“You have to understand war in order to understand our culture”

An interview with media scholar Daniel C. Hallin about media coverage of the Iraq war and comparisons with Vietnam.

More than spe­cif­ic events like Abu Ghraib, it is the grow­ing real­i­sa­tion over time of the cost of the war that erodes Amer­i­can pub­lic sup­port for the war in Iraq, accord­ing to media schol­ar Daniel C. Hallin. In this inter­view, the author of the influ­en­tial book The “Uncen­sored War” – The Media and Viet­nam dis­cuss­es the media cov­er­age of the Iraq war and com­par­isons with the Viet­nam War.

Daniel C. Hallin is Pro­fes­sor and Chair at the Depart­ment of Com­mu­ni­ca­tion at the Uni­ver­si­ty of Cal­i­for­nia San Diego. Hallin has over the last 25 years con­duct­ed exten­sive research on war and the media. In his major con­tri­bu­tion to the field, The “Uncen­sored War”, he address­es the issue of the media’s role in the for­ma­tion of pub­lic opin­ion of the war, the jour­nal­is­tic report­ing of the war, as well as the ques­tion of the so-called “Viet­nam Syn­drome”. This is a term that accord­ing to Hallin was cre­at­ed by pro­po­nents of a more aggres­sive for­eign pol­i­cy to refer to the reluc­tance of Amer­i­cans, after Viet­nam, to con­sent to the exer­cise of mil­i­tary pow­er abroad — the con­cern being that inter­ven­tion in for­eign con­flicts could lead to “anoth­er Vietnam.” 

Hallin has also stud­ied the media cov­er­age of the Gulf War. His most recent con­tri­bu­tion to the field of war and media stud­ies, the arti­cle “The Media and War”, reflect­ed crit­i­cal­ly on the state of the media and war research field. 

This inter­view took place at the Uni­ver­si­ty of Cal­i­for­nia San Diego in late Novem­ber 2007. Although Hallin’s research focus over the past 10 years has not been on war and the media, but rather on com­par­a­tive media stud­ies, this inter­view offered an oppor­tu­ni­ty for an after­thought from a media schol­ar high­ly knowl­edge­able about media cov­er­age of war and its effects on pub­lic opinion. 

Helle Sjø­vaag (HS): Much of the research on the media-mil­i­tary rela­tion­ship in times of war has focused on mil­i­tary con­trol of the media. As you your­self have empha­sised in your book The “Uncen­sored War” — The Media and Viet­nam, jour­nal­ists expe­ri­enced an unprece­dent­ed amount of free­dom dur­ing the Viet­nam War — a lev­el of free­dom that we have per­haps not seen since. Con­se­quent­ly, research on US media cov­er­age of the wars since the 1980s onwards has focused much atten­tion on mil­i­tary restric­tions on jour­nal­ists report­ing war. How­ev­er, in com­par­ing the media-mil­i­tary rela­tion­ship dur­ing the Gulf War in 1991 with the Iraq War, schol­ars seem to sug­gest the mil­i­tary is loos­en­ing its tight con­trol of the media. Do you see a trend toward a more peace­ful coex­is­tence between the media and the mil­i­tary, or do you think there’s still a lot of con­flict there?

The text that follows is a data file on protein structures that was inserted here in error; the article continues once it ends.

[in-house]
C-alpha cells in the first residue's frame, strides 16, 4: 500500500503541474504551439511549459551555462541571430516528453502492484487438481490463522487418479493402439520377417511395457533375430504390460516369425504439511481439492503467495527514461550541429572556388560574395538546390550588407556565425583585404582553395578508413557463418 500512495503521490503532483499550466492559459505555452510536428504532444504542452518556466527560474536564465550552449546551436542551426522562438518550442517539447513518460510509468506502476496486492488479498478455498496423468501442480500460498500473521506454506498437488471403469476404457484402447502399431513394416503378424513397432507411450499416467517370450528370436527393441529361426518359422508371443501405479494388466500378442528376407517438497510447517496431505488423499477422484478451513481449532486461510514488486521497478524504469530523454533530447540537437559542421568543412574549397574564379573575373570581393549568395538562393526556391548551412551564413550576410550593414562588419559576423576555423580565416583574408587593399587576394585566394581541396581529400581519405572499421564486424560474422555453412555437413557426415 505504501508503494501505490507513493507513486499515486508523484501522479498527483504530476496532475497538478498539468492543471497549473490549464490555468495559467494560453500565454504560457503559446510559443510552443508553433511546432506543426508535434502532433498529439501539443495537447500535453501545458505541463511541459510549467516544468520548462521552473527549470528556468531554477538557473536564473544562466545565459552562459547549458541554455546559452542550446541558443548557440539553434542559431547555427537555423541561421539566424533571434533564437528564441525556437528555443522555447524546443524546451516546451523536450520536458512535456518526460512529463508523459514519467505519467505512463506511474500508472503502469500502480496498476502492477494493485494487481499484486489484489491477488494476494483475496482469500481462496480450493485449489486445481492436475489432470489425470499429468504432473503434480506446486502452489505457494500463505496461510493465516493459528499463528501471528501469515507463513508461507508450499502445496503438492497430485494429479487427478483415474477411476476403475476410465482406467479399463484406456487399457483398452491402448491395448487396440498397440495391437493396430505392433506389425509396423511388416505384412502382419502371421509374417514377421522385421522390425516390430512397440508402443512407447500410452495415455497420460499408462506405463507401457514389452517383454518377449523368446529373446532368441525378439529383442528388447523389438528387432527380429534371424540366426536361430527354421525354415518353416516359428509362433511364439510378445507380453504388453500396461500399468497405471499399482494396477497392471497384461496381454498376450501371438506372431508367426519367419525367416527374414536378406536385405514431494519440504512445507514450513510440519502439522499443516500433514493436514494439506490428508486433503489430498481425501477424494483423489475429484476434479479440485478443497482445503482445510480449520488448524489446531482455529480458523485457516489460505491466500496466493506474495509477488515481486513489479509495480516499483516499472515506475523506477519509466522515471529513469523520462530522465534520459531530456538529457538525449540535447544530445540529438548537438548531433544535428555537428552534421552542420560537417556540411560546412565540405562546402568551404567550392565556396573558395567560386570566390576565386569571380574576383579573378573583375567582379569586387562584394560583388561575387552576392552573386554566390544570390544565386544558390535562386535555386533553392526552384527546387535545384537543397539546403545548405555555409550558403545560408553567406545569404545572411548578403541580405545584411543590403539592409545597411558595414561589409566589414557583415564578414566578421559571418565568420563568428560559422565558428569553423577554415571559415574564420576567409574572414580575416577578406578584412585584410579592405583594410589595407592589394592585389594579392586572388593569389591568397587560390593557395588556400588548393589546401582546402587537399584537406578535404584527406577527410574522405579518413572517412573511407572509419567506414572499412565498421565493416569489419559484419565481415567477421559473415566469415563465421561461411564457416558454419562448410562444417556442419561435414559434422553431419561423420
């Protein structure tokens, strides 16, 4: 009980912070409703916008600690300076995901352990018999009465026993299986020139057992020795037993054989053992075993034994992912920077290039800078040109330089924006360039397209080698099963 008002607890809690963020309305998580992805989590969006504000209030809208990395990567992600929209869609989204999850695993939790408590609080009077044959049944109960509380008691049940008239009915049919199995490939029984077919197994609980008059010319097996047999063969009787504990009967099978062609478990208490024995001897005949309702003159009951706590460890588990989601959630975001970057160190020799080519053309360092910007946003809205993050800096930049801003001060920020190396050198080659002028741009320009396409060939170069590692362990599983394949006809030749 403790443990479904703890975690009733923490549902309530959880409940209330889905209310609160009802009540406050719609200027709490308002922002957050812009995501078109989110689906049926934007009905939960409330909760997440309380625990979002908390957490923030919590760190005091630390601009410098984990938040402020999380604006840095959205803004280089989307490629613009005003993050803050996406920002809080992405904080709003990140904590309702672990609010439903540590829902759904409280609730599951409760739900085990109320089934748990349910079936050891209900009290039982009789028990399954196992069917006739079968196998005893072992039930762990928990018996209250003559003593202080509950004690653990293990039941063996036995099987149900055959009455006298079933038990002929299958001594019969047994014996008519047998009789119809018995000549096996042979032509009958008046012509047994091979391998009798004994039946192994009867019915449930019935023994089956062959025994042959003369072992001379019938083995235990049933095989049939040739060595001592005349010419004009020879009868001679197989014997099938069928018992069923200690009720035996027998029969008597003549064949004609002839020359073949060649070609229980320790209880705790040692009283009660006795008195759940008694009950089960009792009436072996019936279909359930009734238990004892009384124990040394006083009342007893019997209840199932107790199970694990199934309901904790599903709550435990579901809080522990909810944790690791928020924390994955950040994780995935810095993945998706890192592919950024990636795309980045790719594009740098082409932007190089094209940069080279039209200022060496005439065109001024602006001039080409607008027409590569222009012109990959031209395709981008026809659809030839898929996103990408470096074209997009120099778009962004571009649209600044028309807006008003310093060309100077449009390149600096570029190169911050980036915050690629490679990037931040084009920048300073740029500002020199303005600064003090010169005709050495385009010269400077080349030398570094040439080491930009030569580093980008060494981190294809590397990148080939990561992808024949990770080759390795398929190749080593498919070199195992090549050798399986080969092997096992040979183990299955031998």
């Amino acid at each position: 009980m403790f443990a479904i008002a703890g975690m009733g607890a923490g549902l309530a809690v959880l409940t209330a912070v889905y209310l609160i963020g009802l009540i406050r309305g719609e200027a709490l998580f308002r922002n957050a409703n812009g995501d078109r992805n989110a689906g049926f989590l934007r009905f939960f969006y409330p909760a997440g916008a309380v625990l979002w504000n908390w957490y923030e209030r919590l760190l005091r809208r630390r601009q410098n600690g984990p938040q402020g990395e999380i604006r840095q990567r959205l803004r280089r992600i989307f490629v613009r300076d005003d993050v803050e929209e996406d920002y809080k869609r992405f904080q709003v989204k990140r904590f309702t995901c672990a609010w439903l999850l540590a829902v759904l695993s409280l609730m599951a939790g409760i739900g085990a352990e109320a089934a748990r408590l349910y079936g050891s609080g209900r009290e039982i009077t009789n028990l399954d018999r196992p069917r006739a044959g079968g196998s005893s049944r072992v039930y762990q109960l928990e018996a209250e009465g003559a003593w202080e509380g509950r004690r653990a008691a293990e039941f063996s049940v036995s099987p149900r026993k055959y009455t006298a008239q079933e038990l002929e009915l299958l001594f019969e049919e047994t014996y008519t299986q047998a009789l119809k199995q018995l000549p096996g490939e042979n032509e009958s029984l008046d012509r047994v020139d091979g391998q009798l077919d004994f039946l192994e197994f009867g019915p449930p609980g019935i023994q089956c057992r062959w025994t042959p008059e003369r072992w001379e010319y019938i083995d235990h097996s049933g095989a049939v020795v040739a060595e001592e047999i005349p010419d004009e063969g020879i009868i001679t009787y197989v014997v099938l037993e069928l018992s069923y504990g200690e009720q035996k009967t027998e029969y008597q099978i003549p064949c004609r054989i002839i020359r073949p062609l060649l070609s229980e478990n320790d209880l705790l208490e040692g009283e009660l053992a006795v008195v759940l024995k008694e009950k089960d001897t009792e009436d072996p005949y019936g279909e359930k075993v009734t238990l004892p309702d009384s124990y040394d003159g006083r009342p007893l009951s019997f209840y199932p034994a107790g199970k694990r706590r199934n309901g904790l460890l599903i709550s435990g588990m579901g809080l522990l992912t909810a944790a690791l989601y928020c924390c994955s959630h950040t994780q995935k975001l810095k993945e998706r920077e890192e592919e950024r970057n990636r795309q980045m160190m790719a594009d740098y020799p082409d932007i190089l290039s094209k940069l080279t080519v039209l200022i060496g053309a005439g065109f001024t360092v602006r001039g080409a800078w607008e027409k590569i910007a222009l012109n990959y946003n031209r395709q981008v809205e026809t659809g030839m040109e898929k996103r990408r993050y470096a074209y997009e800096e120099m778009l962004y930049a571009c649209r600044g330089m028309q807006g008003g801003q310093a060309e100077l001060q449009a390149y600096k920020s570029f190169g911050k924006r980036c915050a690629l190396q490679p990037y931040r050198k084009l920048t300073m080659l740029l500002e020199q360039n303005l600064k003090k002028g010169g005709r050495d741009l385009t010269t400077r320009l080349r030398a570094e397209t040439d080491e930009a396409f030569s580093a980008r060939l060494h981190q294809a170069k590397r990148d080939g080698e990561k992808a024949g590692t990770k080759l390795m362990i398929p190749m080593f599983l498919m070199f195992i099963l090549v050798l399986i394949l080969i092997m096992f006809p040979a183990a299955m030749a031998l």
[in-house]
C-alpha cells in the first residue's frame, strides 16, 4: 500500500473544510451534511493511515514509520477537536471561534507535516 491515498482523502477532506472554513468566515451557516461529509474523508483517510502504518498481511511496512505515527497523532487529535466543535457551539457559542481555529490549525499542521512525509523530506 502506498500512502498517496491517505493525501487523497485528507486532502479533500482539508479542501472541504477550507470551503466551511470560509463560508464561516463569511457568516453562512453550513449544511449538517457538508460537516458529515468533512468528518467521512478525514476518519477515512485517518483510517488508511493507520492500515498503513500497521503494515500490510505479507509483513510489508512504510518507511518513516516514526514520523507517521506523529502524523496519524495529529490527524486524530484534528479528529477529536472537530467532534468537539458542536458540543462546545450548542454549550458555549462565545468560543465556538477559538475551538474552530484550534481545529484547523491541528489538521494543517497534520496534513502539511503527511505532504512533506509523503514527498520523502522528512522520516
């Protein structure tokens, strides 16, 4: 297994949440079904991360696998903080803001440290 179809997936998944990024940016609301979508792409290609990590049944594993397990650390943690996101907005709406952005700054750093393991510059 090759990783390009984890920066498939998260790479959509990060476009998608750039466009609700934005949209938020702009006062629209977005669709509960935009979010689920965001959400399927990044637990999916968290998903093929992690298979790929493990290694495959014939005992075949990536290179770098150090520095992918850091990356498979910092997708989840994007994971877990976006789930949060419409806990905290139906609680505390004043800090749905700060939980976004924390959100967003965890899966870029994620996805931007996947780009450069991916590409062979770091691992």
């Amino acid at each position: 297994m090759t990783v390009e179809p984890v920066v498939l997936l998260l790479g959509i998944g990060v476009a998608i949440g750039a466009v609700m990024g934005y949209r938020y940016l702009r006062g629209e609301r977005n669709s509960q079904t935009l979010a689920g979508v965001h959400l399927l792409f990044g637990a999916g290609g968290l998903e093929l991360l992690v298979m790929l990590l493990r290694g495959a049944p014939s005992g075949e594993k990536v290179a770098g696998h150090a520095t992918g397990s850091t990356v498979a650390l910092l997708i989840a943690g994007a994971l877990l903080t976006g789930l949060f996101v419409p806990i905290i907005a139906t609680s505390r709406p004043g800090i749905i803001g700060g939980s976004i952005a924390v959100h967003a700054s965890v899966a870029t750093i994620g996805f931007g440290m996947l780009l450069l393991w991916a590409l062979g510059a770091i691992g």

Daniel C. Hallin (DH): I think there is more peace­ful coex­is­tence. Up until the first Gulf War, the ten­den­cy was, at least in the US, for more restric­tion. After the first Gulf War I think that the mil­i­tary kind of redis­cov­ered that the media is not nec­es­sar­i­ly dam­ag­ing to their inter­ests — that actu­al­ly it can be in their inter­est to have media cov­er­age. I remem­ber going to a con­fer­ence after the first Gulf War where all of the press offi­cers — the head press offi­cers for the dif­fer­ent mil­i­tary ser­vices – were there. The press offi­cer for the army was com­plain­ing that the marines had stolen all the glo­ry because he could not get the army offi­cers to allow the jour­nal­ists to go out with the troops — but the marines would allow them and so the marines stole the glo­ry. So, redis­cov­er­ing the fact that when you allow the jour­nal­ists along, most of the pub­lic­i­ty you are going to get is favourable. And it could in fact be in your inter­ests to have press cov­er­age. Then with the Iraq War, the pol­i­cy of embed­ding gave the jour­nal­ists way more access than they had had in [the Gulf]. And now of course this has become an unpop­u­lar war and so there are ten­sions, but I do not actu­al­ly think the ten­sions are ter­ri­bly sharp right now. I do not think that there is a lot of hos­til­i­ty in the mil­i­tary. There are com­plaints that the cov­er­age is too neg­a­tive but it does not seem like par­tic­u­lar­ly a lot of hos­til­i­ty and not a lot of con­flict either.